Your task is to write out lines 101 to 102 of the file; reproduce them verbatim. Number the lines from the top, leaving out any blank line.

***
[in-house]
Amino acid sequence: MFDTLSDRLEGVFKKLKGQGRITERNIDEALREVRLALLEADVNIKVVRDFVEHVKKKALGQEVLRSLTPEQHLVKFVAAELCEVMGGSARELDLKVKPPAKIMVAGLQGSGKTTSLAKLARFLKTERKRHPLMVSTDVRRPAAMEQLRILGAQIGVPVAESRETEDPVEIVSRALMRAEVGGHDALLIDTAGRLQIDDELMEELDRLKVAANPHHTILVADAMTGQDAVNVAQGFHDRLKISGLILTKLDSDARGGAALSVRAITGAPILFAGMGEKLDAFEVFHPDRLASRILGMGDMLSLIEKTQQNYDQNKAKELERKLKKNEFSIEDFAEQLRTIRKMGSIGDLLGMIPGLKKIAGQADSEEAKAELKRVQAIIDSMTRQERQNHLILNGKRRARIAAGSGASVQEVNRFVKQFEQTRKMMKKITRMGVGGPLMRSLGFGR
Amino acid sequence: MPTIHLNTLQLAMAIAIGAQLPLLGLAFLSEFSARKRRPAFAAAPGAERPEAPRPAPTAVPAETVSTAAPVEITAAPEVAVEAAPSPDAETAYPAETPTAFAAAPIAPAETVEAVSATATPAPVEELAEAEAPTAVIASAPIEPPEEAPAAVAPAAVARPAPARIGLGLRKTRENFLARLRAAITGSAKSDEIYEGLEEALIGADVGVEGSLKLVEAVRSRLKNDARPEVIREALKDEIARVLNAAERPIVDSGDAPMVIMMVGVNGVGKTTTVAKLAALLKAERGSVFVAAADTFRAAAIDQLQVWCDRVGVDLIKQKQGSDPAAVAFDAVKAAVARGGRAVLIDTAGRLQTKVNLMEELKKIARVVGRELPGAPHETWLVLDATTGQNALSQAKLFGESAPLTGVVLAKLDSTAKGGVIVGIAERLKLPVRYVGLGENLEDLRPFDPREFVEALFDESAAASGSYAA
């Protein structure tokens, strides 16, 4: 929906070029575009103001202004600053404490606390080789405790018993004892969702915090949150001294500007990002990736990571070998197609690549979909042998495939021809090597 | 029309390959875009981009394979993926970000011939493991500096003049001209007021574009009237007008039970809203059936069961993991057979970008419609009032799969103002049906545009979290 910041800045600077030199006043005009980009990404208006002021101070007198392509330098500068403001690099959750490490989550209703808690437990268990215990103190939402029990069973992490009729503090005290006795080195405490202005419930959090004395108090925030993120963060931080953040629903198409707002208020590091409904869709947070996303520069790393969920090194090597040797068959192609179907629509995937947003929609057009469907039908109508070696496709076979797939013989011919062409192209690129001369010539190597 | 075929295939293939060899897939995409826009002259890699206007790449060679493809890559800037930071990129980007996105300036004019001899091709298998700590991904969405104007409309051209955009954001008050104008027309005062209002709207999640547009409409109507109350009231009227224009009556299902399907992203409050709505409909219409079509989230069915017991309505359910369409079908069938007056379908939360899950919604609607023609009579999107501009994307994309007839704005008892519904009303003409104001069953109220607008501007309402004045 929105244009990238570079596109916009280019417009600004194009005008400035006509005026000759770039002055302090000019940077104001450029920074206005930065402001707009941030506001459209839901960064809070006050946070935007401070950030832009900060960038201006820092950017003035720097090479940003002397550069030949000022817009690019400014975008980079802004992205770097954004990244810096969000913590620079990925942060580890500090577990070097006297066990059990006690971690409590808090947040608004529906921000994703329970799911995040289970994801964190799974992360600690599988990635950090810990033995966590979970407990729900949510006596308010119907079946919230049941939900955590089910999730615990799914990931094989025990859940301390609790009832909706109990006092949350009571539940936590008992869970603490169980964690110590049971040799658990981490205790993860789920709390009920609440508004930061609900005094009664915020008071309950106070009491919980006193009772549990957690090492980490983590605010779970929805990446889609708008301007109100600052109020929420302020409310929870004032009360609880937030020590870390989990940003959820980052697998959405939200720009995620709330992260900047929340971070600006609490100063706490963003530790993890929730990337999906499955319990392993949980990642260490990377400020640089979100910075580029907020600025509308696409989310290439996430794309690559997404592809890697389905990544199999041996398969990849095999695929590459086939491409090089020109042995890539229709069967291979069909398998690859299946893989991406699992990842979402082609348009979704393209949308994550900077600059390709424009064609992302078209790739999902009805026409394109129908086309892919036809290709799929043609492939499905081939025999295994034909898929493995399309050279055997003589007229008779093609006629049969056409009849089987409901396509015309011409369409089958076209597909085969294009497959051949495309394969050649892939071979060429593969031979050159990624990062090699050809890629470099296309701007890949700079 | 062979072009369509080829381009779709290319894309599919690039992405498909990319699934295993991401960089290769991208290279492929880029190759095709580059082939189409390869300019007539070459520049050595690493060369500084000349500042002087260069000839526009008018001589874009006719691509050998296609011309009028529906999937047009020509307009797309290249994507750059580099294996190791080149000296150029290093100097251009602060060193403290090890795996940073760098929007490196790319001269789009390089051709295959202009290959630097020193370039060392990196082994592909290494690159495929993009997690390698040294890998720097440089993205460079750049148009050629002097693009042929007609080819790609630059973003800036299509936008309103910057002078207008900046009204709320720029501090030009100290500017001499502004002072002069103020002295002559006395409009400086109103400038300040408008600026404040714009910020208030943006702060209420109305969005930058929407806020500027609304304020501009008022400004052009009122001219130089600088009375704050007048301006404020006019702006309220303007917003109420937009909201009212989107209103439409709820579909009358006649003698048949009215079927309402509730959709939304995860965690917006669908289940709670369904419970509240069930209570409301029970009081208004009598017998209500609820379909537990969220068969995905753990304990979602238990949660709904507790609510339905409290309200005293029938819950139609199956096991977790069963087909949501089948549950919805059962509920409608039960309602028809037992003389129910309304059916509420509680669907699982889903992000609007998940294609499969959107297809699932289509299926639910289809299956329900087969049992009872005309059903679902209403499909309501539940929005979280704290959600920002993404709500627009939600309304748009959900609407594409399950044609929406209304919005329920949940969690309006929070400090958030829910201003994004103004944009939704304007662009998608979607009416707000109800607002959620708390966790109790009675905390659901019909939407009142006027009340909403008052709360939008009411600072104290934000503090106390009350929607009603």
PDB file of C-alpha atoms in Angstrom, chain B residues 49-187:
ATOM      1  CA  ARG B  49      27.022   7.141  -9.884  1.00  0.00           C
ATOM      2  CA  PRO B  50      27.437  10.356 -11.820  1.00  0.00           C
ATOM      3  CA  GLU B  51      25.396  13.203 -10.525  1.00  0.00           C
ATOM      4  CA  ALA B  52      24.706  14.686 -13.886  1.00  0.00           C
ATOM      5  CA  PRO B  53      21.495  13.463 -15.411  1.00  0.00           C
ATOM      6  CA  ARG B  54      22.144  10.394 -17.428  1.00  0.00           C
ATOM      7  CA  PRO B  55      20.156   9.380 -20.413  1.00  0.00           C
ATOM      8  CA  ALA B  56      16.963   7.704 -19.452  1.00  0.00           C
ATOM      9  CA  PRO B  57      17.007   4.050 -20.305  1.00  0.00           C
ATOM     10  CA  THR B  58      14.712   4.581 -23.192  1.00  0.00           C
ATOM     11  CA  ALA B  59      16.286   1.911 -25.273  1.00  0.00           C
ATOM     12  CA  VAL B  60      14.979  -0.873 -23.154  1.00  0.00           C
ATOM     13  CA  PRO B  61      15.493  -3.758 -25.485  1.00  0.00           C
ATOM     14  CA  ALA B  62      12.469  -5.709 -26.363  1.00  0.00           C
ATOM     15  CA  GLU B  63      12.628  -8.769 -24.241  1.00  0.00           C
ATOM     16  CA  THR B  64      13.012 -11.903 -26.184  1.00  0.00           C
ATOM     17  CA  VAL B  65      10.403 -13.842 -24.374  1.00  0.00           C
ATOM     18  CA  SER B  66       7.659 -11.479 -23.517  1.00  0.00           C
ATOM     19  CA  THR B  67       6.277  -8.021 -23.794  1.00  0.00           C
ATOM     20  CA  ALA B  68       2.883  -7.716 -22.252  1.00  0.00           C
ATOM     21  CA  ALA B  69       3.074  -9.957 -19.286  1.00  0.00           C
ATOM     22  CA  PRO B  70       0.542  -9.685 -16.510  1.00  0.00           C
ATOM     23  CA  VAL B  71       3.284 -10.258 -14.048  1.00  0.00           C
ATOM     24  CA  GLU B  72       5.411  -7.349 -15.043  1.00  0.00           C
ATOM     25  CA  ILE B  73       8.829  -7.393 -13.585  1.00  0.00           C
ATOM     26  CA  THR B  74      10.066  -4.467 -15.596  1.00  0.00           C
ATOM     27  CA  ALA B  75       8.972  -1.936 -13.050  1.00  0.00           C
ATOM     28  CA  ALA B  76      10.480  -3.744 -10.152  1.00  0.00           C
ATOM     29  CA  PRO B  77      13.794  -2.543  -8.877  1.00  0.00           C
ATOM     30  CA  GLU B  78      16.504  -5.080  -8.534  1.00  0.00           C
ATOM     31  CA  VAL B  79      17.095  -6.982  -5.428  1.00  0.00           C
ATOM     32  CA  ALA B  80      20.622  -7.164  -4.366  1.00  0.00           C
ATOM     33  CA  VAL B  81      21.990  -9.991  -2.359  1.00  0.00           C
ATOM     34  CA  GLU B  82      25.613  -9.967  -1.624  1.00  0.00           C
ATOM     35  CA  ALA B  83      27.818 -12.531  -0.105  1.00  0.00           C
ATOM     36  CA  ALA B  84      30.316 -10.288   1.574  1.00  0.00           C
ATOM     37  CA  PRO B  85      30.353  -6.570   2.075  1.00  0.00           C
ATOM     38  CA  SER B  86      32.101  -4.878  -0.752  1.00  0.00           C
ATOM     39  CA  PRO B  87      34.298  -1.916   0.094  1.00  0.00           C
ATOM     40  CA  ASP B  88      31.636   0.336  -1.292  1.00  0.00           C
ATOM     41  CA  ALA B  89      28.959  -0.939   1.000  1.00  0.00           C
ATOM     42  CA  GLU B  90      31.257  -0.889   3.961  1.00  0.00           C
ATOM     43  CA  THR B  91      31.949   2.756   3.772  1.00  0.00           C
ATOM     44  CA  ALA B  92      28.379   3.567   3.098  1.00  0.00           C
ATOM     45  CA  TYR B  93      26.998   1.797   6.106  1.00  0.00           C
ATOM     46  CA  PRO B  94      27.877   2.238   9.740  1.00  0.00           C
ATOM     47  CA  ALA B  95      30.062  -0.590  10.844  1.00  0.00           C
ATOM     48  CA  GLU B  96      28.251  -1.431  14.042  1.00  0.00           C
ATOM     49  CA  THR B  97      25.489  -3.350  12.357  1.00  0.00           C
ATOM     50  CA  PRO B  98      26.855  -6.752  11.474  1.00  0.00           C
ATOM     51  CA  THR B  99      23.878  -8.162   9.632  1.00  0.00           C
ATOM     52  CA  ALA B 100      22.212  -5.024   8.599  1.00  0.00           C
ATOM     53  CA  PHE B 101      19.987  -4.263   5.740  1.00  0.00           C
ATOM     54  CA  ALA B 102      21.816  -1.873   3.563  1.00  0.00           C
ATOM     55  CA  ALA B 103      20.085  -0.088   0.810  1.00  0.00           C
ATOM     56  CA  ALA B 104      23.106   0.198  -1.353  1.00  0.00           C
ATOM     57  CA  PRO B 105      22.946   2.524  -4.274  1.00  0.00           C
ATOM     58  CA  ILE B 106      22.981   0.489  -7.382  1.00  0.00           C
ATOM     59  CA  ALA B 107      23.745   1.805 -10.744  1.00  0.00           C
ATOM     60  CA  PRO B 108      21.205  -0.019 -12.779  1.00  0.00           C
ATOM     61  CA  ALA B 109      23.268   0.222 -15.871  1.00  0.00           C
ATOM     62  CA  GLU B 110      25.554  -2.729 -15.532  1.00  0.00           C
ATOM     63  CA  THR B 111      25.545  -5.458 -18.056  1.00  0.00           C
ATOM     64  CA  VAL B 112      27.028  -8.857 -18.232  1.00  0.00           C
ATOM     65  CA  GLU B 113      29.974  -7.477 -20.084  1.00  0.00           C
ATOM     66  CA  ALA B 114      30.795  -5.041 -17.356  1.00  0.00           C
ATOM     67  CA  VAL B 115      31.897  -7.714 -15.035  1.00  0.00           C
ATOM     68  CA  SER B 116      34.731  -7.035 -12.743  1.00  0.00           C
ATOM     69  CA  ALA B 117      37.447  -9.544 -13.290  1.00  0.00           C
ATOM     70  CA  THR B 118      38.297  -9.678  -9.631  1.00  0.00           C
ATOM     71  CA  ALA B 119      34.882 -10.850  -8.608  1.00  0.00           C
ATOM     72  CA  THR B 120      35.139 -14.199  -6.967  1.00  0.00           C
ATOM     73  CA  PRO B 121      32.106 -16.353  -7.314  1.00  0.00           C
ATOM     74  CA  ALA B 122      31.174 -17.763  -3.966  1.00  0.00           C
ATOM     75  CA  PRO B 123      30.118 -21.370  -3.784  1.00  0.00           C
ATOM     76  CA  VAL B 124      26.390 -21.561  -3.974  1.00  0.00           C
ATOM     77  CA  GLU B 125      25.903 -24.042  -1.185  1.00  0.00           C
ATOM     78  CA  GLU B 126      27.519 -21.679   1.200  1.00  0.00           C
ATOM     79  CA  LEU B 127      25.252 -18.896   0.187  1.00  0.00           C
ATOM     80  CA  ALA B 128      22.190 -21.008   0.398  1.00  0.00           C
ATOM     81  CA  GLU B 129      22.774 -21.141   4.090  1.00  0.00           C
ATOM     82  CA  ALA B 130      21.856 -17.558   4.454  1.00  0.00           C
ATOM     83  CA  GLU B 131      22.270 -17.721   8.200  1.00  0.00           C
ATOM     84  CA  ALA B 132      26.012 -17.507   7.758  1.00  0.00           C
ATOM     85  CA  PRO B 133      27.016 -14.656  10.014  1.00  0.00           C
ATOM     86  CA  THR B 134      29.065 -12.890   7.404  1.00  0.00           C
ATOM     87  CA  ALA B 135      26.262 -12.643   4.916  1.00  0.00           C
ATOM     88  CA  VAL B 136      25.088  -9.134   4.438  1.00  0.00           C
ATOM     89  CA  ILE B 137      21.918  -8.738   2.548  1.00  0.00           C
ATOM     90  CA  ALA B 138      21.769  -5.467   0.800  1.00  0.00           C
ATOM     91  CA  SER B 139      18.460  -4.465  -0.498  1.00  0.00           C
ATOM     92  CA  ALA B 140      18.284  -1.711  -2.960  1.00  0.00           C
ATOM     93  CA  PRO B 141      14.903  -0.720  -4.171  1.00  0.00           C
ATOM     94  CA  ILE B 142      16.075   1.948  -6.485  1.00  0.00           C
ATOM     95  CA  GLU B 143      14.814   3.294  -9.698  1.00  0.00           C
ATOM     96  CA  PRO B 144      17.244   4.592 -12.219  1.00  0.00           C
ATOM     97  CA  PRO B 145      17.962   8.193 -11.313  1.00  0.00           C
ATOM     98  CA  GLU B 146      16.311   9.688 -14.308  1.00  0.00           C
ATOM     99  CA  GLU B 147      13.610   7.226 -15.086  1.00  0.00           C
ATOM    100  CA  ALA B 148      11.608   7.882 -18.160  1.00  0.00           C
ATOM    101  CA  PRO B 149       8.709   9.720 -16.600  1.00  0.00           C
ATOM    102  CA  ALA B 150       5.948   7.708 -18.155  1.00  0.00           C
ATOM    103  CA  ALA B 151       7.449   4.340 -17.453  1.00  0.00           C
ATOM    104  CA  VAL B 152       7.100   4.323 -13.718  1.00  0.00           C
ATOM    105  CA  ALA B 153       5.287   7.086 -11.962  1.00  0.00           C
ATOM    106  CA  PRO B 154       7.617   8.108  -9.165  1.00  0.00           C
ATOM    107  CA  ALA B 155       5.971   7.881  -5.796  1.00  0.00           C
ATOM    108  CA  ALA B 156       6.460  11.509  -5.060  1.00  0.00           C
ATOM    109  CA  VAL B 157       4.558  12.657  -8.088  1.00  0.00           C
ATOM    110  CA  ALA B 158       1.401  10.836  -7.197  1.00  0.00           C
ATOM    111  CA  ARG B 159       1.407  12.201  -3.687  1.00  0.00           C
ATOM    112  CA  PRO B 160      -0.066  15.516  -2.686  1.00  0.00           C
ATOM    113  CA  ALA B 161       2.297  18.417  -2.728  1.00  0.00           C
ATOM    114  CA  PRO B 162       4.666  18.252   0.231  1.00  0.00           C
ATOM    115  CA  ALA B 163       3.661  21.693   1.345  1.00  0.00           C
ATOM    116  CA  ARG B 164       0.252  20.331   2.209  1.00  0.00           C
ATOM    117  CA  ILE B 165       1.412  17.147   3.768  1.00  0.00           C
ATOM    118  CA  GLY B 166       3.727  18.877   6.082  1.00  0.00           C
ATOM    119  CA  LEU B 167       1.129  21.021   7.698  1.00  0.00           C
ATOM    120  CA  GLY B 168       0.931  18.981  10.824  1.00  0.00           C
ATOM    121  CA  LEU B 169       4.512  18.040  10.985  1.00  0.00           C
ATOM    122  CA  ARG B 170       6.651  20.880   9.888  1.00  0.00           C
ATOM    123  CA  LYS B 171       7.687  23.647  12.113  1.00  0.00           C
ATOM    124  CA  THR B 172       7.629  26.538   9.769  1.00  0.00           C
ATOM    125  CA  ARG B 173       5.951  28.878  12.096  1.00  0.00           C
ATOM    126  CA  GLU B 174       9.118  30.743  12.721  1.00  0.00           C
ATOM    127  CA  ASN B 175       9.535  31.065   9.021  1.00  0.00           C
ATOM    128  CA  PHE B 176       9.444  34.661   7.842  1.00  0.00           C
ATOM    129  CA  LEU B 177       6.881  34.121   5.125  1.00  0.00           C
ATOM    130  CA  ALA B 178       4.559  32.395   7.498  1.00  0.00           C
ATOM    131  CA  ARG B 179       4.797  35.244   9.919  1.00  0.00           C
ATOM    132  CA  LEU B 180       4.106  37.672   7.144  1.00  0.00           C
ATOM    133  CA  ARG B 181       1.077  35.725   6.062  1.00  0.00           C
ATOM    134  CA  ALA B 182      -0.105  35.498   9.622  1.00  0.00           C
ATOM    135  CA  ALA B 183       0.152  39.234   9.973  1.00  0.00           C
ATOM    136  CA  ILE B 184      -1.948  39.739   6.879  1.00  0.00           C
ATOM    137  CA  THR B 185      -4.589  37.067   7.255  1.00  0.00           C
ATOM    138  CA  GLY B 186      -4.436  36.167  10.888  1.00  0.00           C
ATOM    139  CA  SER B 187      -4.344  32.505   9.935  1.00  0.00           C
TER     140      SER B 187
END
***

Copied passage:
ATOM     96  CA  PRO B 144      17.244   4.592 -12.219  1.00  0.00           C
ATOM     97  CA  PRO B 145      17.962   8.193 -11.313  1.00  0.00           C